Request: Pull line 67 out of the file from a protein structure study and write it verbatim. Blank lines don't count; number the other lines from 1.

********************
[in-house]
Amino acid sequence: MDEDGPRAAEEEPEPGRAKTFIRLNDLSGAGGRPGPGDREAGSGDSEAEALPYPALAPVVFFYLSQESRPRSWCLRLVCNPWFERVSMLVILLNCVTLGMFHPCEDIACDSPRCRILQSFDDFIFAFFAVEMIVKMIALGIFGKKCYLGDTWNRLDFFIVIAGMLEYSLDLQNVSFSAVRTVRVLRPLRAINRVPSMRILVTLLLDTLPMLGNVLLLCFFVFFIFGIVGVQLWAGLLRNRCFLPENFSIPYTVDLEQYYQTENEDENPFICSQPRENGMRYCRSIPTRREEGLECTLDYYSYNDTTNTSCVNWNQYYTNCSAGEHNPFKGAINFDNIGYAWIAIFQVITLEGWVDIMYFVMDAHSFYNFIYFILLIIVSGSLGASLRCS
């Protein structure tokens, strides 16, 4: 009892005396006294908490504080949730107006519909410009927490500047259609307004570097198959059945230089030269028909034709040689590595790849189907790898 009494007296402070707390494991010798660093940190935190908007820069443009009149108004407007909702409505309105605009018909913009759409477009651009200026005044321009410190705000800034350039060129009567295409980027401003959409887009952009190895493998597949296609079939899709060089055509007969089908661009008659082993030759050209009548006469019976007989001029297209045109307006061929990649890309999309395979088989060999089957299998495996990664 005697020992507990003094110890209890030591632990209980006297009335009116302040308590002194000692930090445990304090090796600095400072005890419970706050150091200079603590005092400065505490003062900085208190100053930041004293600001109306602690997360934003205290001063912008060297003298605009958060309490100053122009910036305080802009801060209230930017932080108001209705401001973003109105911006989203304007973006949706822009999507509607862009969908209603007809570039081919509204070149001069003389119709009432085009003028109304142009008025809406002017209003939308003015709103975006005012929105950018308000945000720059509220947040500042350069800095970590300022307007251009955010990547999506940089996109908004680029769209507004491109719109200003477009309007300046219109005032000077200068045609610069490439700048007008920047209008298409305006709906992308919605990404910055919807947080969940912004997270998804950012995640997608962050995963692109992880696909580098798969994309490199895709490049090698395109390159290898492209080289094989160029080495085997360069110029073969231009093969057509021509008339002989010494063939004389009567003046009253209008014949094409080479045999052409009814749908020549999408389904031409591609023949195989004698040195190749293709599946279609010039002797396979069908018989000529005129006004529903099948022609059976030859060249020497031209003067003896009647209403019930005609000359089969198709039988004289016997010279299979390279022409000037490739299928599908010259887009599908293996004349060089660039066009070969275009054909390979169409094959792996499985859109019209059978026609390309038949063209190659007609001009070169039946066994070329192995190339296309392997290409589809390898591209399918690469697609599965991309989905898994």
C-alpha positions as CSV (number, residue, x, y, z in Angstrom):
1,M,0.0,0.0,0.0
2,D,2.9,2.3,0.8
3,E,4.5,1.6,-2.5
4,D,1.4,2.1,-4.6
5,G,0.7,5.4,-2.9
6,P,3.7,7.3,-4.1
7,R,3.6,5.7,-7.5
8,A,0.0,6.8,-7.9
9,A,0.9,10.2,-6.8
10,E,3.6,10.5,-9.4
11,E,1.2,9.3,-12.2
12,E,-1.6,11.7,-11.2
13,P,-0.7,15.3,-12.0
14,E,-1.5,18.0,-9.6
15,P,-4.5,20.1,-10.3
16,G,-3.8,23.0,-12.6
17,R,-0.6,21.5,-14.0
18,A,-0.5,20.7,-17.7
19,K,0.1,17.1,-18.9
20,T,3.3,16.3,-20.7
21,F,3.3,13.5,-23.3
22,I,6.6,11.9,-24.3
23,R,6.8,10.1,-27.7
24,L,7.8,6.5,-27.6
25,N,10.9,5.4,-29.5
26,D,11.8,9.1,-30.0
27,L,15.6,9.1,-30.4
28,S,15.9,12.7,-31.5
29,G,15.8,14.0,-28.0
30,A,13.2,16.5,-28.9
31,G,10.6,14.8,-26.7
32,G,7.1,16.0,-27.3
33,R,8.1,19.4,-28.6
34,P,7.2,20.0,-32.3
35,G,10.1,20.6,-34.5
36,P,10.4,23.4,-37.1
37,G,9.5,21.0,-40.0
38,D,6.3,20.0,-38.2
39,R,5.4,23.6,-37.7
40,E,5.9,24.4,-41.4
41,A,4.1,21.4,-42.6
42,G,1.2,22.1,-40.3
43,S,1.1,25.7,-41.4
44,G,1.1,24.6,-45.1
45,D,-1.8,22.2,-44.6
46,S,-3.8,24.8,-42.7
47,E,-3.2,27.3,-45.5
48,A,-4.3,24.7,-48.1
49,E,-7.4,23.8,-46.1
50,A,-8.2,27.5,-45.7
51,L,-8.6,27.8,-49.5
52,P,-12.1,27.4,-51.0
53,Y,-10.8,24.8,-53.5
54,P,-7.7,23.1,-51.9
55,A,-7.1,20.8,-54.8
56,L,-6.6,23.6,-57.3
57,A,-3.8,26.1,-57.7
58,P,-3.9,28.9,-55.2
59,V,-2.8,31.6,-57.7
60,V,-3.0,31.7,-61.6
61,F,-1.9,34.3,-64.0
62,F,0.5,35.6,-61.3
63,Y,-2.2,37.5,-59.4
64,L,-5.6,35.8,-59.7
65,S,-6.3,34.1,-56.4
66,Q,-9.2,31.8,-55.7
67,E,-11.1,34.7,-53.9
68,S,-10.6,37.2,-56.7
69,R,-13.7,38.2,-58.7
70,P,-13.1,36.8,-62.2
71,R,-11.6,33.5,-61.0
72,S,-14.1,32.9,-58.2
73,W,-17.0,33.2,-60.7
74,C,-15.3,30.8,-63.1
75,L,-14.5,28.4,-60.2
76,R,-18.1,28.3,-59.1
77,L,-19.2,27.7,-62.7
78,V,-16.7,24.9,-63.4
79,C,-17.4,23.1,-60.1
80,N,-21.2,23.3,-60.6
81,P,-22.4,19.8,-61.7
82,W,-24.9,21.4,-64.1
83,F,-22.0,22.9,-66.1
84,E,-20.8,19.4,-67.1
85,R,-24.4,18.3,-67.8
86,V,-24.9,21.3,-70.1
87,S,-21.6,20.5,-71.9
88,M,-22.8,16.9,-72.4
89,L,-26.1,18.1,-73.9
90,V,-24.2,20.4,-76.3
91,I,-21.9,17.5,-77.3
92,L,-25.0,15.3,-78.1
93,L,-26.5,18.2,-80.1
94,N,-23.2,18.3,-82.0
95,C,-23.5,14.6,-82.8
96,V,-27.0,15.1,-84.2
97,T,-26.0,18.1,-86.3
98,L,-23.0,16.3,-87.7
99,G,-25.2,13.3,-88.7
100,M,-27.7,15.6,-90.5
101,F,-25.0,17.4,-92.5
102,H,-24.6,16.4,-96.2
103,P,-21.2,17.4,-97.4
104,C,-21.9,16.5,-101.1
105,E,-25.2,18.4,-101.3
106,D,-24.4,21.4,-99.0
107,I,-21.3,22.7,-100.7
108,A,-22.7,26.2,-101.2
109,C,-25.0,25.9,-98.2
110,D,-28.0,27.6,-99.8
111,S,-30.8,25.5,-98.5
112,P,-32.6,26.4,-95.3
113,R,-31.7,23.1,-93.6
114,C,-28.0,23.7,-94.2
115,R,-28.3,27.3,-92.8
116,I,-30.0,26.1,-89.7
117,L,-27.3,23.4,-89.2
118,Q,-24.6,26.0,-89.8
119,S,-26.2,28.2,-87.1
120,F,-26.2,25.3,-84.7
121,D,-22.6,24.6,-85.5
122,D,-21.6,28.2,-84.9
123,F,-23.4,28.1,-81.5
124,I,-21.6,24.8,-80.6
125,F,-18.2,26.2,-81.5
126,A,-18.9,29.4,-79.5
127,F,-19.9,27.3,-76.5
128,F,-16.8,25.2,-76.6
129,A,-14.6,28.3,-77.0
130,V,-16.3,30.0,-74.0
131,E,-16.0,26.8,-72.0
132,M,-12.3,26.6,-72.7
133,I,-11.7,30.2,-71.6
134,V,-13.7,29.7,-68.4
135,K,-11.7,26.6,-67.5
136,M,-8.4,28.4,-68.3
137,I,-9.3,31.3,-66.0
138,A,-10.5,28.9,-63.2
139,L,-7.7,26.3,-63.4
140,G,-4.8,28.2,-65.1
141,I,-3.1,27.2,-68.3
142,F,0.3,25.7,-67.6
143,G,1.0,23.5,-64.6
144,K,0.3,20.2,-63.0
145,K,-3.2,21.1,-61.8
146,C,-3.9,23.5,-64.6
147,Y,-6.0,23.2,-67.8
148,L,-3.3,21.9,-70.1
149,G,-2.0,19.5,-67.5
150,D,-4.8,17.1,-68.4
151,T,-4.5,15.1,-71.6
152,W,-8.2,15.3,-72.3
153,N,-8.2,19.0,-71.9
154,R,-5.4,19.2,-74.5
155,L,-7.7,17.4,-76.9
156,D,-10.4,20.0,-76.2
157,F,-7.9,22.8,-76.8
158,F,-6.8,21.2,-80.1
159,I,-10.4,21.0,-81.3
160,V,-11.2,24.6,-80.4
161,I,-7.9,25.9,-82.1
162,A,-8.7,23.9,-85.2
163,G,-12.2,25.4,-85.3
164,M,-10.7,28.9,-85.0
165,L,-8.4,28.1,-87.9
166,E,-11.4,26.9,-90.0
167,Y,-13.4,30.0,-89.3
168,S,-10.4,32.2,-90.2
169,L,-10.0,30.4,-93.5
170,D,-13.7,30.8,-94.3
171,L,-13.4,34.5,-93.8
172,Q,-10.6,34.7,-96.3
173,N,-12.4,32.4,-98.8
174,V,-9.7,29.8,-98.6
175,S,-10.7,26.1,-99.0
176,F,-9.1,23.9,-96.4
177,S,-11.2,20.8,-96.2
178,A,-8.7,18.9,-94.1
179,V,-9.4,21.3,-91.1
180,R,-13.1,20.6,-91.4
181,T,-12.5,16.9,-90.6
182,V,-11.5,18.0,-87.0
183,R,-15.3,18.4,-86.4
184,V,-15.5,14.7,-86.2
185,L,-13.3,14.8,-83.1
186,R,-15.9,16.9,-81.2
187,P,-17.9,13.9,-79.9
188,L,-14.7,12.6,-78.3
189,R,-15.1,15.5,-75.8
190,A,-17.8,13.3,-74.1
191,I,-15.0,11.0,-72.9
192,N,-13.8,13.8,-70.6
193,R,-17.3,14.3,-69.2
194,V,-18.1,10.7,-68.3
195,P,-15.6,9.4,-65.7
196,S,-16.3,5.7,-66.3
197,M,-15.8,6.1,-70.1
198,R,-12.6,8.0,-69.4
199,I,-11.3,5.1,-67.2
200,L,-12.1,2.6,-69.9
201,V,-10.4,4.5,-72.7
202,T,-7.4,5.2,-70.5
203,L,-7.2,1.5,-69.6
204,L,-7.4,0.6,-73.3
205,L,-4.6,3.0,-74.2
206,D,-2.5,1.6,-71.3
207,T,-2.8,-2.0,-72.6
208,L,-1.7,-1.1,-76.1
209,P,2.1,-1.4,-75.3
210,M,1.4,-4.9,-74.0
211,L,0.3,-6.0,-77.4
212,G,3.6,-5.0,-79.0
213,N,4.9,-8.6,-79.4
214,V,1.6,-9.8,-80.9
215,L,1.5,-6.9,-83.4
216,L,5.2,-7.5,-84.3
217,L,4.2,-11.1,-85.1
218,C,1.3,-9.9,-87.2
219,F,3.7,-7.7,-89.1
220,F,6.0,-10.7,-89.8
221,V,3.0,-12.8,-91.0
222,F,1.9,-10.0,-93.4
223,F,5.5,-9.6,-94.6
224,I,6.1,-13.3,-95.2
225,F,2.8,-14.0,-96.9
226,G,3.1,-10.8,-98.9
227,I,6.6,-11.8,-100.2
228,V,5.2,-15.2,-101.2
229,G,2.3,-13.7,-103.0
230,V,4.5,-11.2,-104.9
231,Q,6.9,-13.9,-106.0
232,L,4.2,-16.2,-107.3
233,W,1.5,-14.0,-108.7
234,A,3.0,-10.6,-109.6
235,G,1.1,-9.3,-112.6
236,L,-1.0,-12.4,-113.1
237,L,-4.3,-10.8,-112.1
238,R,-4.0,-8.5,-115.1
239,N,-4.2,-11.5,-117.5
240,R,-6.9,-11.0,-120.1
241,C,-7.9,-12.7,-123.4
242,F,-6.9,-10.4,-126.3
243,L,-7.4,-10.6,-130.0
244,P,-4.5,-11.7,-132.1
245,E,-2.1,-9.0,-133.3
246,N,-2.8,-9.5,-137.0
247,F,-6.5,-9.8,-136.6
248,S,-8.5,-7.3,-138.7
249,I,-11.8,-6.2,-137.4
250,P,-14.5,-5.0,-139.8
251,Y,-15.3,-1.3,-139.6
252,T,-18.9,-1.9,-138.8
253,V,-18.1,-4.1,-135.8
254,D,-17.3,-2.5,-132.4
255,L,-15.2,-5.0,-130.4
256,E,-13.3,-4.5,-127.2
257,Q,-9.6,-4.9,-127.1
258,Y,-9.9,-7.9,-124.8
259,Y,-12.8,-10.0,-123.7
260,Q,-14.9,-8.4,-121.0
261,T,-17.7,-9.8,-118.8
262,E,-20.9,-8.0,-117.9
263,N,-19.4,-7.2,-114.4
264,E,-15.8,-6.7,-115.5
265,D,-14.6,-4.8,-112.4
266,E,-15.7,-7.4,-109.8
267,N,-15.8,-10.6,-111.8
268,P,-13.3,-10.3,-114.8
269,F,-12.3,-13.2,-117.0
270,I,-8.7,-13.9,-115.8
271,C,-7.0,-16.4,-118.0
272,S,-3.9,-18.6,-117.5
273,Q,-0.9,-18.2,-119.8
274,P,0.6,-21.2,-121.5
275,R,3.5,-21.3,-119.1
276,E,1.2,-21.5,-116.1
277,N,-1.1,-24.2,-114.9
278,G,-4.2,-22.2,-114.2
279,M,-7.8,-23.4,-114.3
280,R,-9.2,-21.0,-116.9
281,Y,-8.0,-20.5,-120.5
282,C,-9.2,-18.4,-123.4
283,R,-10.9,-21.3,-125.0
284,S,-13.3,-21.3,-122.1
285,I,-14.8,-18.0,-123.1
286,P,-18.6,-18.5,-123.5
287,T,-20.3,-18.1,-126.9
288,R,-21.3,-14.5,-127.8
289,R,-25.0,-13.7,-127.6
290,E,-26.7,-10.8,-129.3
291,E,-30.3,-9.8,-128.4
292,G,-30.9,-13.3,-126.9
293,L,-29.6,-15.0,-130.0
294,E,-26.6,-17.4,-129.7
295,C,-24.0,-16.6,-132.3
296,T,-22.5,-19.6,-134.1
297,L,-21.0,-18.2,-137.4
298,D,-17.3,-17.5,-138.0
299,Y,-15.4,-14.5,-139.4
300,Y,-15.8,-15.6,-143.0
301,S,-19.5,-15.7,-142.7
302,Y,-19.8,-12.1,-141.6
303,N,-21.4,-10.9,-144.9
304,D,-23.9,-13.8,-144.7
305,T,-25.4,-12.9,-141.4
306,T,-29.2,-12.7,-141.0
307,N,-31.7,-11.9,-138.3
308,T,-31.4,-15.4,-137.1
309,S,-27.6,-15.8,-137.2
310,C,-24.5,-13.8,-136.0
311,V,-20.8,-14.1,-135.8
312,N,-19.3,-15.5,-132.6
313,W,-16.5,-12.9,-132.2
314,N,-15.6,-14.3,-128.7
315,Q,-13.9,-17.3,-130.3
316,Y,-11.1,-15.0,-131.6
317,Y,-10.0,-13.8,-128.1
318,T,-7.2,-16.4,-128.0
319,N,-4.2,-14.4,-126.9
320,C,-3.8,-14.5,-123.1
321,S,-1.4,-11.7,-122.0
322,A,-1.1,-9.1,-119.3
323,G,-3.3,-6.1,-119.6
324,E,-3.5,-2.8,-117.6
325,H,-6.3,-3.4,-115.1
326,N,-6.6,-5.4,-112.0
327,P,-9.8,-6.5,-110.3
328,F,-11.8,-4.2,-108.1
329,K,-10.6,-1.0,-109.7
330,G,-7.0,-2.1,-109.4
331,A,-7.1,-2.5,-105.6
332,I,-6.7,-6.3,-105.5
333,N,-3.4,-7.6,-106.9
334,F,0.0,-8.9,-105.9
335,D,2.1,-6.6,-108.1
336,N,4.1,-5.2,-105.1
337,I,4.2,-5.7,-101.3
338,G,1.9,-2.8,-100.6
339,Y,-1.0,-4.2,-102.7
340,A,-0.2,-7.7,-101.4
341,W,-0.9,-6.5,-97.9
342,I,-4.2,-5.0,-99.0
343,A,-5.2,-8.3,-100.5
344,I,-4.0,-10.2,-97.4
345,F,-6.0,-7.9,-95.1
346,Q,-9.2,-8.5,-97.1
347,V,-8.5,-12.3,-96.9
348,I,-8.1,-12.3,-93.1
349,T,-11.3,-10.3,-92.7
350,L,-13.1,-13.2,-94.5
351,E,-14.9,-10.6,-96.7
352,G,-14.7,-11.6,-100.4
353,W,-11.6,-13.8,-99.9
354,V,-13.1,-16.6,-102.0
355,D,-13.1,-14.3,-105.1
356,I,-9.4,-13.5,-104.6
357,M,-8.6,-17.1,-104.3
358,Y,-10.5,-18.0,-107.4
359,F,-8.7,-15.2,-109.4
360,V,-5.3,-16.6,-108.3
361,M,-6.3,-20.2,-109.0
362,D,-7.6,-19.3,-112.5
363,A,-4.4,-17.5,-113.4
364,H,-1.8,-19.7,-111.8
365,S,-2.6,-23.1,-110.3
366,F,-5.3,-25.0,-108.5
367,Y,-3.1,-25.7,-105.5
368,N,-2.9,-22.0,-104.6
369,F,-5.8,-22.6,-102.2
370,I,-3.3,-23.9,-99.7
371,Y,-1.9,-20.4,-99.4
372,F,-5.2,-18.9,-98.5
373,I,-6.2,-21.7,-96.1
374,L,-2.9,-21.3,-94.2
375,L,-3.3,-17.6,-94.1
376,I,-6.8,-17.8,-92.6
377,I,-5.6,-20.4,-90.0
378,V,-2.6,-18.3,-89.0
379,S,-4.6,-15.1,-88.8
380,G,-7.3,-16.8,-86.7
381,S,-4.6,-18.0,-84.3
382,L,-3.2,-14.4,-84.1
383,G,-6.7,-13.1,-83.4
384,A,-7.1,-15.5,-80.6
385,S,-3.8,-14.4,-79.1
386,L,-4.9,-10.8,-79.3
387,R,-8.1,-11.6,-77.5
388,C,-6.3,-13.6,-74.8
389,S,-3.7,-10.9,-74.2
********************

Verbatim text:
63,Y,-2.2,37.5,-59.4